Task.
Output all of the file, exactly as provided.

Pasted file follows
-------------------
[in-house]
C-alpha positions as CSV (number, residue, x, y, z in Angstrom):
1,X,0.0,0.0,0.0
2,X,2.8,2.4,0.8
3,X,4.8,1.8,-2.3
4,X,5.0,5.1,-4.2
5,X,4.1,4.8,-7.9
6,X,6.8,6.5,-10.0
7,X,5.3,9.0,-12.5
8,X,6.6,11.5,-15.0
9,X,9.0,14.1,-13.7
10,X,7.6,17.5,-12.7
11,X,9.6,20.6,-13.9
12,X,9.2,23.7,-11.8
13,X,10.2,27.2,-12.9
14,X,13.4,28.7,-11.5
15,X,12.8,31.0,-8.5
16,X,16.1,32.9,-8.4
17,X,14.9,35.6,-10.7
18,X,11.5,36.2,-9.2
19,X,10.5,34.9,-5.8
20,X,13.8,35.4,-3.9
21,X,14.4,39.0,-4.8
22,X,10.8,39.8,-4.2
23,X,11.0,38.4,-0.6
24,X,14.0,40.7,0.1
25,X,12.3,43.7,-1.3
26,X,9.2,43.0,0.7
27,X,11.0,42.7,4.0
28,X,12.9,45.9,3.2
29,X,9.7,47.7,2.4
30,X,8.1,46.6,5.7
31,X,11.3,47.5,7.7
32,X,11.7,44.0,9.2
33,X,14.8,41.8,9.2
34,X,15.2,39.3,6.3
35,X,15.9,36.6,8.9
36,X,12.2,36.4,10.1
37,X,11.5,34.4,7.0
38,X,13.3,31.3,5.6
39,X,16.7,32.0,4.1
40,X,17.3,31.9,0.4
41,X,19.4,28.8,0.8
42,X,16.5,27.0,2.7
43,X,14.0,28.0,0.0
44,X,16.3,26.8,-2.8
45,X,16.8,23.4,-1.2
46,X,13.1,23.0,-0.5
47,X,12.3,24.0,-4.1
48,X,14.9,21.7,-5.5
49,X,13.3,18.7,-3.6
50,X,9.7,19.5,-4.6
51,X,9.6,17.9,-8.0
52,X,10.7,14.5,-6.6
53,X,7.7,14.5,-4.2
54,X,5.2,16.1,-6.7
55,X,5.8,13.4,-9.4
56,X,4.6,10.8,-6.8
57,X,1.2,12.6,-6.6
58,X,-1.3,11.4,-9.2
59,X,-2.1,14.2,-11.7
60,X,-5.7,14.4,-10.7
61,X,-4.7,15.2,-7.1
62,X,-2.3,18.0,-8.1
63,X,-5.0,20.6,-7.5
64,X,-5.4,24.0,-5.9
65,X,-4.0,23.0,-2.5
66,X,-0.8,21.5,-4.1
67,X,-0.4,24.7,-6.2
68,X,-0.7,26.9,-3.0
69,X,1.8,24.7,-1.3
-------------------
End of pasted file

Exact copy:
[in-house]
C-alpha positions as CSV (number, residue, x, y, z in Angstrom):
1,X,0.0,0.0,0.0
2,X,2.8,2.4,0.8
3,X,4.8,1.8,-2.3
4,X,5.0,5.1,-4.2
5,X,4.1,4.8,-7.9
6,X,6.8,6.5,-10.0
7,X,5.3,9.0,-12.5
8,X,6.6,11.5,-15.0
9,X,9.0,14.1,-13.7
10,X,7.6,17.5,-12.7
11,X,9.6,20.6,-13.9
12,X,9.2,23.7,-11.8
13,X,10.2,27.2,-12.9
14,X,13.4,28.7,-11.5
15,X,12.8,31.0,-8.5
16,X,16.1,32.9,-8.4
17,X,14.9,35.6,-10.7
18,X,11.5,36.2,-9.2
19,X,10.5,34.9,-5.8
20,X,13.8,35.4,-3.9
21,X,14.4,39.0,-4.8
22,X,10.8,39.8,-4.2
23,X,11.0,38.4,-0.6
24,X,14.0,40.7,0.1
25,X,12.3,43.7,-1.3
26,X,9.2,43.0,0.7
27,X,11.0,42.7,4.0
28,X,12.9,45.9,3.2
29,X,9.7,47.7,2.4
30,X,8.1,46.6,5.7
31,X,11.3,47.5,7.7
32,X,11.7,44.0,9.2
33,X,14.8,41.8,9.2
34,X,15.2,39.3,6.3
35,X,15.9,36.6,8.9
36,X,12.2,36.4,10.1
37,X,11.5,34.4,7.0
38,X,13.3,31.3,5.6
39,X,16.7,32.0,4.1
40,X,17.3,31.9,0.4
41,X,19.4,28.8,0.8
42,X,16.5,27.0,2.7
43,X,14.0,28.0,0.0
44,X,16.3,26.8,-2.8
45,X,16.8,23.4,-1.2
46,X,13.1,23.0,-0.5
47,X,12.3,24.0,-4.1
48,X,14.9,21.7,-5.5
49,X,13.3,18.7,-3.6
50,X,9.7,19.5,-4.6
51,X,9.6,17.9,-8.0
52,X,10.7,14.5,-6.6
53,X,7.7,14.5,-4.2
54,X,5.2,16.1,-6.7
55,X,5.8,13.4,-9.4
56,X,4.6,10.8,-6.8
57,X,1.2,12.6,-6.6
58,X,-1.3,11.4,-9.2
59,X,-2.1,14.2,-11.7
60,X,-5.7,14.4,-10.7
61,X,-4.7,15.2,-7.1
62,X,-2.3,18.0,-8.1
63,X,-5.0,20.6,-7.5
64,X,-5.4,24.0,-5.9
65,X,-4.0,23.0,-2.5
66,X,-0.8,21.5,-4.1
67,X,-0.4,24.7,-6.2
68,X,-0.7,26.9,-3.0
69,X,1.8,24.7,-1.3